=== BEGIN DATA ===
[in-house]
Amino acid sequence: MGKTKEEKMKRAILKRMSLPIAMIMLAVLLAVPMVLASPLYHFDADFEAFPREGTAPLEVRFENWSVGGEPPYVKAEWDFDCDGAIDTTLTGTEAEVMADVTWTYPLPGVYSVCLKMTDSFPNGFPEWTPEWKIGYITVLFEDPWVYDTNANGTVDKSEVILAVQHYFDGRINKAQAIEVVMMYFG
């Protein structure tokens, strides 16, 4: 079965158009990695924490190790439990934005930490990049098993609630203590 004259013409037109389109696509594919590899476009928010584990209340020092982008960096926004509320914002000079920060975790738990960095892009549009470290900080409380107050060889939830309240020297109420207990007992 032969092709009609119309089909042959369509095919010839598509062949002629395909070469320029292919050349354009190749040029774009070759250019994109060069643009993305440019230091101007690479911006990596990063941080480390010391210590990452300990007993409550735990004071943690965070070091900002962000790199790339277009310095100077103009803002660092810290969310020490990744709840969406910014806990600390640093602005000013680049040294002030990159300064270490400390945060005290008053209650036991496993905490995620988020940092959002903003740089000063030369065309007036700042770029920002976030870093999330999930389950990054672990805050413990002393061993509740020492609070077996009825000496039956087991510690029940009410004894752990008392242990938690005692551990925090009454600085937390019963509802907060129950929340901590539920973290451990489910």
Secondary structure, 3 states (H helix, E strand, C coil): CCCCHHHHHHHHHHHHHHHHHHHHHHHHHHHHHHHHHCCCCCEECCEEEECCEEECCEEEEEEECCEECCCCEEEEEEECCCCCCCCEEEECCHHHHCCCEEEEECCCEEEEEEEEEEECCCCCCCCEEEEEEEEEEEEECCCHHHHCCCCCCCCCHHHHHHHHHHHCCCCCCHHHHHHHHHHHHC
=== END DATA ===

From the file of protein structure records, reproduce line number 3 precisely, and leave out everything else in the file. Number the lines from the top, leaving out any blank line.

């Protein structure tokens, strides 16, 4: 079965158009990695924490190790439990934005930490990049098993609630203590 004259013409037109389109696509594919590899476009928010584990209340020092982008960096926004509320914002000079920060975790738990960095892009549009470290900080409380107050060889939830309240020297109420207990007992 032969092709009609119309089909042959369509095919010839598509062949002629395909070469320029292919050349354009190749040029774009070759250019994109060069643009993305440019230091101007690479911006990596990063941080480390010391210590990452300990007993409550735990004071943690965070070091900002962000790199790339277009310095100077103009803002660092810290969310020490990744709840969406910014806990600390640093602005000013680049040294002030990159300064270490400390945060005290008053209650036991496993905490995620988020940092959002903003740089000063030369065309007036700042770029920002976030870093999330999930389950990054672990805050413990002393061993509740020492609070077996009825000496039956087991510690029940009410004894752990008392242990938690005692551990925090009454600085937390019963509802907060129950929340901590539920973290451990489910």